After Massachusetts granted same sex couples legal marriage, the state’s divorce rate dropped to below 1940 levels. Same sex couples are the ones that stay together at a much higher rate after legal marriage than opposite-sex couples. It is so hard to get married to a same-sex partner that you won’t go through it all if you aren’t sure you’ll stay.

    Once you are legally married, you are bound by all the rights and responsibilities of legal marriage. They are bound by the same laws that govern opposite sex marriages. If they want to split up, they have to legally divorce through family court just like everyone else. One same-sex spouse can’t legally get up and leave without the same consequences that would apply to an opposite sex spouse.

    Legal marriage also provides child custody and support, and spousal support along with equal property division should a couple divorce. Many same-sex couples have children, and they want the same protections for their children as opposite-sex couples have for theirs.

    I hope you will rethink your opinion. I just don’t buy that you really believe that deep down in your heart.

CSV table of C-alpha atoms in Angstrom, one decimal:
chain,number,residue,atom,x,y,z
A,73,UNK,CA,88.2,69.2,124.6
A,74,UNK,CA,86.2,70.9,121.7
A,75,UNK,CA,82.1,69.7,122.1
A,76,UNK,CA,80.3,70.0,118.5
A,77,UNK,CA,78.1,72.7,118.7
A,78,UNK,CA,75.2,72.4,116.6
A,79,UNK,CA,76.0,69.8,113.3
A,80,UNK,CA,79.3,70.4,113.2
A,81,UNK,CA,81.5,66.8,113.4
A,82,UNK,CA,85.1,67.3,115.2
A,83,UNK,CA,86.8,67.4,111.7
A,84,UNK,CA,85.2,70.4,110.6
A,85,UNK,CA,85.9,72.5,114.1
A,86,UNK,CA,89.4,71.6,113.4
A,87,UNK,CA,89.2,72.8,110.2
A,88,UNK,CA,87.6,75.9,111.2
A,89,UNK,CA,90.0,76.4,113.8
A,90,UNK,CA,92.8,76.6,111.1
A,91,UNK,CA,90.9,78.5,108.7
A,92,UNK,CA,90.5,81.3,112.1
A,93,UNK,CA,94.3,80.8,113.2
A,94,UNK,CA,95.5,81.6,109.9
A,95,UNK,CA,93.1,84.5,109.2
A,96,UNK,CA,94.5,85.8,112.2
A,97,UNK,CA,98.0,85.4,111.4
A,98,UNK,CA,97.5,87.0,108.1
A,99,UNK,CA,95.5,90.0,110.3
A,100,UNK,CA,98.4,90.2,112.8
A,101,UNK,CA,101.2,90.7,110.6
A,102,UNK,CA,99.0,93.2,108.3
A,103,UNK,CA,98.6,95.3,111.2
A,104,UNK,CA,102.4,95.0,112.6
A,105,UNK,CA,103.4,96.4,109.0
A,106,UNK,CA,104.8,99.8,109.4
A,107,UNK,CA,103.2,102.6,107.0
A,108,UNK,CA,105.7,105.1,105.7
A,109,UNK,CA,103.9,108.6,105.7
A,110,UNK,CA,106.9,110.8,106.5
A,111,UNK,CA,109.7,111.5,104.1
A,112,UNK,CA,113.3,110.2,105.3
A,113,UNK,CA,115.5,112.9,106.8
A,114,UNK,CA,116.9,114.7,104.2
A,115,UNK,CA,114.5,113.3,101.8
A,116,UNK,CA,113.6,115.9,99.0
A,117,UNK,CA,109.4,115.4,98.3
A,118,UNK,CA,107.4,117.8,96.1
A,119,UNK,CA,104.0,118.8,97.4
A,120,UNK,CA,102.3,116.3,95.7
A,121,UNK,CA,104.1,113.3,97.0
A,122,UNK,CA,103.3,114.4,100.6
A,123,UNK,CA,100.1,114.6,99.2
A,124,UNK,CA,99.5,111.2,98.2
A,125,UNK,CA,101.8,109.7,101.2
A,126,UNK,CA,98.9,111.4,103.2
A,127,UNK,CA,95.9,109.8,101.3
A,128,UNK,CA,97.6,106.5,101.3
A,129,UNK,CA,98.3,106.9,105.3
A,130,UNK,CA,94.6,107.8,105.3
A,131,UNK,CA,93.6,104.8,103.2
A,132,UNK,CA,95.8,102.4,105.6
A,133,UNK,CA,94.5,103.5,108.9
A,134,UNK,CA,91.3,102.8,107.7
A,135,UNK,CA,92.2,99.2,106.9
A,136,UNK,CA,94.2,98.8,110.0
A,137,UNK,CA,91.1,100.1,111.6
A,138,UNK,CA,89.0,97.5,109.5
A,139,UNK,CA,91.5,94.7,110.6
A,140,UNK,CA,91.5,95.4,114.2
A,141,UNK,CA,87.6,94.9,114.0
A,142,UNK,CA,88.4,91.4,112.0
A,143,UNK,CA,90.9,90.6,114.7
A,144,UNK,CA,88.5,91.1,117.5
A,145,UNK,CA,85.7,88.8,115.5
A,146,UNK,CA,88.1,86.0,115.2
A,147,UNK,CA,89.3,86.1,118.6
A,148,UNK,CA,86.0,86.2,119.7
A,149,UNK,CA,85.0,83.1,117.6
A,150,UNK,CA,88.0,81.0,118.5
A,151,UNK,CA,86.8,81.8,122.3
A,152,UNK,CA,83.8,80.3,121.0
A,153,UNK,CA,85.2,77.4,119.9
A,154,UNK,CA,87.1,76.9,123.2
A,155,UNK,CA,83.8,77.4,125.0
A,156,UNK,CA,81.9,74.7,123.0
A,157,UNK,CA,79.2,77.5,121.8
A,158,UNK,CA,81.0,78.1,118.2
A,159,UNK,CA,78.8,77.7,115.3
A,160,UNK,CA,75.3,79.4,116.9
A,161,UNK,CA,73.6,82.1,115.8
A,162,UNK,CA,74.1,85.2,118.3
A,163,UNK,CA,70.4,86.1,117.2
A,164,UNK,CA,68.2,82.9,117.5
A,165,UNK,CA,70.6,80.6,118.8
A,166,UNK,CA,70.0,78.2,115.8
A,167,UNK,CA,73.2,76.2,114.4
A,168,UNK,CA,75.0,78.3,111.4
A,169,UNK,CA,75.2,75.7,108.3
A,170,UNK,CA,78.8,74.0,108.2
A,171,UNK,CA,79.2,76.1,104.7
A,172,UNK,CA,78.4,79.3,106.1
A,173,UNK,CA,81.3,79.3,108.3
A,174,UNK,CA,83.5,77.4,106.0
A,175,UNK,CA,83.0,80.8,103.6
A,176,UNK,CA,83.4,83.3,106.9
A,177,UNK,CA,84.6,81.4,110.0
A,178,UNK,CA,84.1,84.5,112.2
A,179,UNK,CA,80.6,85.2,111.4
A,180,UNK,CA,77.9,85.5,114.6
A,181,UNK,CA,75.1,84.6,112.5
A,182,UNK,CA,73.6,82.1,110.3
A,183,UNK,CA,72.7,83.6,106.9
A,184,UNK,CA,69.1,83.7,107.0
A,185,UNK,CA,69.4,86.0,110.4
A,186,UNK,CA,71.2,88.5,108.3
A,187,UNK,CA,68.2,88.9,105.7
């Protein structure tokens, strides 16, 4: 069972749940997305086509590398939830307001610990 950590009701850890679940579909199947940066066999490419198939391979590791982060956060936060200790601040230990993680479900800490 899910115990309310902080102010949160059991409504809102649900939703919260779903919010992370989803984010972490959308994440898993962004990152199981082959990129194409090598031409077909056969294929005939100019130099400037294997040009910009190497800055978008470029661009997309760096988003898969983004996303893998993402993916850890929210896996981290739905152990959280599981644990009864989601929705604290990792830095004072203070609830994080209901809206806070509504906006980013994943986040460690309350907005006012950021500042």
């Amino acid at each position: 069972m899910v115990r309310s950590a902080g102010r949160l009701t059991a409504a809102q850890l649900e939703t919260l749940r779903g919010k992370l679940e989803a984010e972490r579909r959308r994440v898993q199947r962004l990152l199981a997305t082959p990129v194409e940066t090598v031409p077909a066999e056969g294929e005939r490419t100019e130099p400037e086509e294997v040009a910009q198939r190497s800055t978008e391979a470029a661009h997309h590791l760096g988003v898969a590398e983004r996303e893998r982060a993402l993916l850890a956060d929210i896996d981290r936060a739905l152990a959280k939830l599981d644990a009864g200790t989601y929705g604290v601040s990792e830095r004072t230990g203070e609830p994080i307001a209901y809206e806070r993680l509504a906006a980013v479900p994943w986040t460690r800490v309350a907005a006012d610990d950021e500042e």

9. Sherri Joubert Says:

    Hi Joel,

    I agree. I wonder what future humans will think when they excavate our lost civilization thousands of years from now.

    We struggle to understand ancient cultures of which we only have archeological evidence. I think they’ll be in the same boat.

  10. Sherri Joubert Says:

    Hi Anne,

    Your friend is exactly right and so are you. All the issues are exactly the same. The only difference is both spouses are the same sex.

    How can discrimination of anyone based on a characteristic they cannot change be considered moral in a society founded on the belief that everyone is created equal?

    We must be living on George Orwell’s distopian Animal Farm.

  11. Theo J. Says:

    What needs to be pursued aggressively is legal same-sex CIVIL marriage—giving religious organizations standing in the debate hopelessly muddies the issues. This is, after all, about a point of LAW. To my mind, at least…

  12. Sherri Joubert Says:

    Hi Theo,

    Glad to have you! I guess I should change my terminology to be clearer. By legal marriage, I mean civil marriage governed by law.

    I think any consenting adult should be able to civilly marry any other consenting adult of their choosing, and I hate that getting to practice rights we already have takes so much time, effort and red tape.